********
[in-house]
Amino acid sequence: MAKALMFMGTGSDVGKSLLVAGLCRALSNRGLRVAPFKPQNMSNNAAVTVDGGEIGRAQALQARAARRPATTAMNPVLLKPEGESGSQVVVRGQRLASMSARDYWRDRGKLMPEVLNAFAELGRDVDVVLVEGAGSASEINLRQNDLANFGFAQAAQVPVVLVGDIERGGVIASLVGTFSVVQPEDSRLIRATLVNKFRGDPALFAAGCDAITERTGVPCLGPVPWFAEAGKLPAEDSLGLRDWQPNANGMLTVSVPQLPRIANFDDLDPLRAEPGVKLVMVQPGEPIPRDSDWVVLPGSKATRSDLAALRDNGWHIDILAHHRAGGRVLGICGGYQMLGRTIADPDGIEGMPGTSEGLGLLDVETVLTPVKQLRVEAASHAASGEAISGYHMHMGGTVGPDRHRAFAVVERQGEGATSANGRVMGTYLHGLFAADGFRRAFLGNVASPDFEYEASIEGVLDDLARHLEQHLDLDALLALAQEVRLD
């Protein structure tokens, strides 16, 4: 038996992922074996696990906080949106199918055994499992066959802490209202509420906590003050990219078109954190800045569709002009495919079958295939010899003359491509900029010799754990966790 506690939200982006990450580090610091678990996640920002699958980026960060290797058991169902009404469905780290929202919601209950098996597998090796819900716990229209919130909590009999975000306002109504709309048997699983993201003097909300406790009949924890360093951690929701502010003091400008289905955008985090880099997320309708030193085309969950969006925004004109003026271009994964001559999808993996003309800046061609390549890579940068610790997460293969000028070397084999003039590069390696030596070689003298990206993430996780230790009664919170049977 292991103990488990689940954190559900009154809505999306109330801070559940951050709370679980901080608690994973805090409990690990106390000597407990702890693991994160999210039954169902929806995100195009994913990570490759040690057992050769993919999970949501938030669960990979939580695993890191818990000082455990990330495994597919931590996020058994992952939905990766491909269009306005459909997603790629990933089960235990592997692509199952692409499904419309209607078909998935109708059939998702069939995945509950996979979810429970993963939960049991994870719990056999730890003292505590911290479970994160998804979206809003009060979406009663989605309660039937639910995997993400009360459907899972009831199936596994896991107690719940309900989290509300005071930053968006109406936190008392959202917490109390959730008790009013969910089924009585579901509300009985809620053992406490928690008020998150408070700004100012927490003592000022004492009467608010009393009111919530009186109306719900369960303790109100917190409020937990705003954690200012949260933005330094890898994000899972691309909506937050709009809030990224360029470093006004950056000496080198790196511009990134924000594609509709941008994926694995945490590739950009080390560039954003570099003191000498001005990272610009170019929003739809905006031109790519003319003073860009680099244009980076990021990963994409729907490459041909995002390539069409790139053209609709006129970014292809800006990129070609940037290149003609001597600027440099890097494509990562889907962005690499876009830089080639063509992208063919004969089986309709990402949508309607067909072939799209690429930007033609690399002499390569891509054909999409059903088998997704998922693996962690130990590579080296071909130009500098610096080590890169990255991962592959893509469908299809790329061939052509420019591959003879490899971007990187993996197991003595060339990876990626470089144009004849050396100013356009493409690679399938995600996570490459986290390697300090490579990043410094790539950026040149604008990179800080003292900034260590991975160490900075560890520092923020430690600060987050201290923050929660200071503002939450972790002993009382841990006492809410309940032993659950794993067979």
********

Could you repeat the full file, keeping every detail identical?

[in-house]
Amino acid sequence: MAKALMFMGTGSDVGKSLLVAGLCRALSNRGLRVAPFKPQNMSNNAAVTVDGGEIGRAQALQARAARRPATTAMNPVLLKPEGESGSQVVVRGQRLASMSARDYWRDRGKLMPEVLNAFAELGRDVDVVLVEGAGSASEINLRQNDLANFGFAQAAQVPVVLVGDIERGGVIASLVGTFSVVQPEDSRLIRATLVNKFRGDPALFAAGCDAITERTGVPCLGPVPWFAEAGKLPAEDSLGLRDWQPNANGMLTVSVPQLPRIANFDDLDPLRAEPGVKLVMVQPGEPIPRDSDWVVLPGSKATRSDLAALRDNGWHIDILAHHRAGGRVLGICGGYQMLGRTIADPDGIEGMPGTSEGLGLLDVETVLTPVKQLRVEAASHAASGEAISGYHMHMGGTVGPDRHRAFAVVERQGEGATSANGRVMGTYLHGLFAADGFRRAFLGNVASPDFEYEASIEGVLDDLARHLEQHLDLDALLALAQEVRLD
């Protein structure tokens, strides 16, 4: 038996992922074996696990906080949106199918055994499992066959802490209202509420906590003050990219078109954190800045569709002009495919079958295939010899003359491509900029010799754990966790 506690939200982006990450580090610091678990996640920002699958980026960060290797058991169902009404469905780290929202919601209950098996597998090796819900716990229209919130909590009999975000306002109504709309048997699983993201003097909300406790009949924890360093951690929701502010003091400008289905955008985090880099997320309708030193085309969950969006925004004109003026271009994964001559999808993996003309800046061609390549890579940068610790997460293969000028070397084999003039590069390696030596070689003298990206993430996780230790009664919170049977 292991103990488990689940954190559900009154809505999306109330801070559940951050709370679980901080608690994973805090409990690990106390000597407990702890693991994160999210039954169902929806995100195009994913990570490759040690057992050769993919999970949501938030669960990979939580695993890191818990000082455990990330495994597919931590996020058994992952939905990766491909269009306005459909997603790629990933089960235990592997692509199952692409499904419309209607078909998935109708059939998702069939995945509950996979979810429970993963939960049991994870719990056999730890003292505590911290479970994160998804979206809003009060979406009663989605309660039937639910995997993400009360459907899972009831199936596994896991107690719940309900989290509300005071930053968006109406936190008392959202917490109390959730008790009013969910089924009585579901509300009985809620053992406490928690008020998150408070700004100012927490003592000022004492009467608010009393009111919530009186109306719900369960303790109100917190409020937990705003954690200012949260933005330094890898994000899972691309909506937050709009809030990224360029470093006004950056000496080198790196511009990134924000594609509709941008994926694995945490590739950009080390560039954003570099003191000498001005990272610009170019929003739809905006031109790519003319003073860009680099244009980076990021990963994409729907490459041909995002390539069409790139053209609709006129970014292809800006990129070609940037290149003609001597600027440099890097494509990562889907962005690499876009830089080639063509992208063919004969089986309709990402949508309607067909072939799209690429930007033609690399002499390569891509054909999409059903088998997704998922693996962690130990590579080296071909130009500098610096080590890169990255991962592959893509469908299809790329061939052509420019591959003879490899971007990187993996197991003595060339990876990626470089144009004849050396100013356009493409690679399938995600996570490459986290390697300090490579990043410094790539950026040149604008990179800080003292900034260590991975160490900075560890520092923020430690600060987050201290923050929660200071503002939450972790002993009382841990006492809410309940032993659950794993067979």